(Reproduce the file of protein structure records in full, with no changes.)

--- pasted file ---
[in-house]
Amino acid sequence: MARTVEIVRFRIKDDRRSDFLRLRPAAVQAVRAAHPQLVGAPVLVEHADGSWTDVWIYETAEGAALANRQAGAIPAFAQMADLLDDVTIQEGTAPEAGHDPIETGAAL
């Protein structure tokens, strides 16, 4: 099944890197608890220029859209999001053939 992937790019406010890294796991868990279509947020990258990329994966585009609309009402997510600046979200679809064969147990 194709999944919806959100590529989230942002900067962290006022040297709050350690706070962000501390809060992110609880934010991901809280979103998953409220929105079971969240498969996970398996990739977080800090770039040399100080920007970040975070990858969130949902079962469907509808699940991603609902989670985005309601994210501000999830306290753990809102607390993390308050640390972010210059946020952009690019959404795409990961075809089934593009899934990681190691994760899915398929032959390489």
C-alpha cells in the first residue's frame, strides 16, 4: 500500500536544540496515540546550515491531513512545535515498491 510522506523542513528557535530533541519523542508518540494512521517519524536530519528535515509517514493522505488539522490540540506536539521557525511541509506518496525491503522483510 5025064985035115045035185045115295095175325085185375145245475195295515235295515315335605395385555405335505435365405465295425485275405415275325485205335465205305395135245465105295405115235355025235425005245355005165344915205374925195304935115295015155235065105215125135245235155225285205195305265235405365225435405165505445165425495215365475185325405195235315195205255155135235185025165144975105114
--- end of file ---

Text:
[in-house]
Amino acid sequence: MARTVEIVRFRIKDDRRSDFLRLRPAAVQAVRAAHPQLVGAPVLVEHADGSWTDVWIYETAEGAALANRQAGAIPAFAQMADLLDDVTIQEGTAPEAGHDPIETGAAL
């Protein structure tokens, strides 16, 4: 099944890197608890220029859209999001053939 992937790019406010890294796991868990279509947020990258990329994966585009609309009402997510600046979200679809064969147990 194709999944919806959100590529989230942002900067962290006022040297709050350690706070962000501390809060992110609880934010991901809280979103998953409220929105079971969240498969996970398996990739977080800090770039040399100080920007970040975070990858969130949902079962469907509808699940991603609902989670985005309601994210501000999830306290753990809102607390993390308050640390972010210059946020952009690019959404795409990961075809089934593009899934990681190691994760899915398929032959390489």
C-alpha cells in the first residue's frame, strides 16, 4: 500500500536544540496515540546550515491531513512545535515498491 510522506523542513528557535530533541519523542508518540494512521517519524536530519528535515509517514493522505488539522490540540506536539521557525511541509506518496525491503522483510 5025064985035115045035185045115295095175325085185375145245475195295515235295515315335605395385555405335505435365405465295425485275405415275325485205335465205305395135245465105295405115235355025235425005245355005165344915205374925195304935115295015155235065105215125135245235155225285205195305265235405365225435405165505445165425495215365475185325405195235315195205255155135235185025165144975105114